Prime minister's questions is supposed to be a gladiatorial clash of the titans, in which the PM and the leader of the opposition trade blows over the issues of the day in a battle of wits.
This week's session proved a real advertisement for the session. It often comes under repeated criticism from those who don't like to see politicians behaving like children. But today Miliband and Cameron set aside trivial pettiness to send repeated blows against each other on the biggest issue of all, the economy, in an unusually passionate and pugnacious exchange.
The Labour leader appears to be setting aside his rather lumbering, slow-blinking approach to the sessions to inject some real feeling into his delivery.
Miliband's final attack against Cameron, in which he poured scorn on a "totally out of touch" prime minister, was a masterclass of controlled fury. Cameron glared back, meeting Miliband's spitting stare as he leaned over the despatch box down at the prime minister. It was an electric moment of tension.
The PM growled back in response, saying Miliband had "a lot of nerve" to go on the offensive in a week when Labour had appointed a former tax exile to run its election campaign.
This was the moment when Balls took the baton from his leader. As soon as Miliband had sat down for the last time, his shadow chancellor took over the show.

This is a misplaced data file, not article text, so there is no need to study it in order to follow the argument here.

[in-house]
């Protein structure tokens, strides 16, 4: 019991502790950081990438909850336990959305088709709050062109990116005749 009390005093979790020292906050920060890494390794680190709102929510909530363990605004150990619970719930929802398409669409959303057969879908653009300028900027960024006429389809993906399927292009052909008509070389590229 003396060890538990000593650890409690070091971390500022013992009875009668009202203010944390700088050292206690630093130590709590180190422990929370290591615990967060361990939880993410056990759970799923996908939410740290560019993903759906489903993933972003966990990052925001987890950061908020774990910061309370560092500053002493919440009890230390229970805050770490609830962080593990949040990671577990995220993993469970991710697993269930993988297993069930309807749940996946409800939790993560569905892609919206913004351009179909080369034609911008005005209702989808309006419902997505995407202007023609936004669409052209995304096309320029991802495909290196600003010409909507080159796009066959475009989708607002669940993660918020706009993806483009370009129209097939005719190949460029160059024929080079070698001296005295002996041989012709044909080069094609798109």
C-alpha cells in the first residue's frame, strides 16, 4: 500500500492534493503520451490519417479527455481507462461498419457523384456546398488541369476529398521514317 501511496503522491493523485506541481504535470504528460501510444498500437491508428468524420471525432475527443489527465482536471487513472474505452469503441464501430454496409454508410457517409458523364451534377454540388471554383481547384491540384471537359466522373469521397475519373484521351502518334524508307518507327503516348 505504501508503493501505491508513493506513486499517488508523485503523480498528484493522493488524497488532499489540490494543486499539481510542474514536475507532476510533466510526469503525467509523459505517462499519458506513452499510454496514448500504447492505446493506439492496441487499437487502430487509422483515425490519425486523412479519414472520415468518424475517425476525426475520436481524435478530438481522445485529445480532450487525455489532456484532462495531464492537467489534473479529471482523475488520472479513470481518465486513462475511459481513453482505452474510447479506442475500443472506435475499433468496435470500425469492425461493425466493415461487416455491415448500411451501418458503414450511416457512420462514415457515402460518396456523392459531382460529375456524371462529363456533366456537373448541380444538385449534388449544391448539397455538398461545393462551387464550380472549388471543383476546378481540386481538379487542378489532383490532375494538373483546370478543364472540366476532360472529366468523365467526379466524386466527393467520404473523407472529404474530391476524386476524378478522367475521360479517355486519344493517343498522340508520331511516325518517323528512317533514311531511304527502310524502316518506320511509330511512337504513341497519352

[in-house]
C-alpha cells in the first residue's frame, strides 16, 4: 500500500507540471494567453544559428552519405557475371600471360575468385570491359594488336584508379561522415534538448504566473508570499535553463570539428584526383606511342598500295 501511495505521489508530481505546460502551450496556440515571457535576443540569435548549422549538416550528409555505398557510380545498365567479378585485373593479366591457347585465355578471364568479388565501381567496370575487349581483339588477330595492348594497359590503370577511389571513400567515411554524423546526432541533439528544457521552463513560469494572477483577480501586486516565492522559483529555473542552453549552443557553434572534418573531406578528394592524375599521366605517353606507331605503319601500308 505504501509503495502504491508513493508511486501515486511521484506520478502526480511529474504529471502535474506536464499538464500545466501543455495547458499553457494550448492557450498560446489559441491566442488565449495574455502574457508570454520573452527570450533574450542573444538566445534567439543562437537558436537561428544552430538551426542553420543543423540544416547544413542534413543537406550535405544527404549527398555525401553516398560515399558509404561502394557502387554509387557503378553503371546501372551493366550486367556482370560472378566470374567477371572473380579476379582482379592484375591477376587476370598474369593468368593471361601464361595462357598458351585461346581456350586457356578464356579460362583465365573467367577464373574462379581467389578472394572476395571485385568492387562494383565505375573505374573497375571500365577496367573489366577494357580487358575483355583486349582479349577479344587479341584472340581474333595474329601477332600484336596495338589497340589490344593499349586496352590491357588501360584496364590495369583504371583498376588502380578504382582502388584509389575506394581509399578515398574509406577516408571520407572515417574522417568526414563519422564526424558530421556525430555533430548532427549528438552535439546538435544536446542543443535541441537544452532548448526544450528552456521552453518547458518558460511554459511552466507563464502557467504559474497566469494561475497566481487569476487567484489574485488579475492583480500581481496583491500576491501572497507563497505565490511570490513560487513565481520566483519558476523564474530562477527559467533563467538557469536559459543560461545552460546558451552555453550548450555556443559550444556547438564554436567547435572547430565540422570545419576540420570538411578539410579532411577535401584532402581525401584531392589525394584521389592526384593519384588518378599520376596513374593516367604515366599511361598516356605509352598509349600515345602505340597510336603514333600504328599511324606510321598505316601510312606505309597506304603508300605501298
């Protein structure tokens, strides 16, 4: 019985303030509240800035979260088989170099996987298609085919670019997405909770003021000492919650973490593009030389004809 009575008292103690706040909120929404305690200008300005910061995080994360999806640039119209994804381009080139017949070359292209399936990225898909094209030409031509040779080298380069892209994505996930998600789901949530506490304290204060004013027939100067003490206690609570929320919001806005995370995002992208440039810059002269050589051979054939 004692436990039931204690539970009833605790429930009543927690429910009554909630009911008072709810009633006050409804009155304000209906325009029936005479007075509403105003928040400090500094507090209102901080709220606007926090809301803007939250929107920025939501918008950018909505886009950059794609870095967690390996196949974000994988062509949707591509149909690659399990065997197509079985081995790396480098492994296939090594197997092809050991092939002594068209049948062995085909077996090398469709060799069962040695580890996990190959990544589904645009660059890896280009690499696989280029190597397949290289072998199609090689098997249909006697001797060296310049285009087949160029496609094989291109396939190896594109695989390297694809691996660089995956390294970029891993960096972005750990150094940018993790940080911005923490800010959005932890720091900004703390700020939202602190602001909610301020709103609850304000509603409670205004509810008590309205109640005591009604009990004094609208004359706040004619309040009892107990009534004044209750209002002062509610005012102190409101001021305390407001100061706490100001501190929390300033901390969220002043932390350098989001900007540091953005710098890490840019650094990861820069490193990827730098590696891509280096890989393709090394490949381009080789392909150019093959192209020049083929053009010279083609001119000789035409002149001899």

As anyone who has seen Balls lurching around on a football pitch knows, he is an expert at insinuating himself into positions where he should not by rights be. Like stealing the show at PMQs, for example.
Yet this is exactly what the shadow chancellor now proceeded to do. He began gesturing to Cameron to 'calm down', holding his hand down and gently patting downwards.
Once Cameron had calmed down, he resumed his other hand movement of choice. Balls has adopted the infuriating habit of making a side-to-side 'flatlining' gesture with one of his hands. This serves as a gentle reminder to government MPs that the economy, far from prospering, is stagnating without any meaningful growth whatsoever.
Doing so, the shadow chancellor has reduced the art of opposition down to a simple mime act. Whenever the economy is mentioned, he raises his arm and begins this sideways manoeuvre. The smug look on Balls' face as he does so is enough to send Tory MPs into spasms of rage. They despise him.
So does the PM. We know this because, after a quarter of an hour or so of being distracted from answering questions by the Balls mime act, he eventually snapped. "The shadow chancellor is wrong, even when he's sitting down," Cameron seethed, steam emitting from his suit as he fumed. "He talks even more rubbish when he stands up!"
Any political innovation, like the Balls gesture, soon gets a rise out of creative-thinking opponents. Yesterday in Treasury questions Tory MPs' riposte was to simulate an aircraft taking off with their hands, demonstrating that the economy is growing, after all.
Today the response appeared to be one of straightforward mockery. Sir Peter Tapsell, the Father of the House, derided the shadow chancellor's "increasingly maniacal gesticulotions", to hearty laughter from all quarters.
Only at the end did Cameron come up with a decent comeback, belittling Balls' antics by describing them as "rather questionable salutes".
This was good, but nowhere near enough to deter Balls from continuing. He proceeded to do so - now with an even wider grin across his mouth.
This was his triumph. The shadow chancellor had not uttered a word which will make it on to the official record, but this PMQs was his and his alone.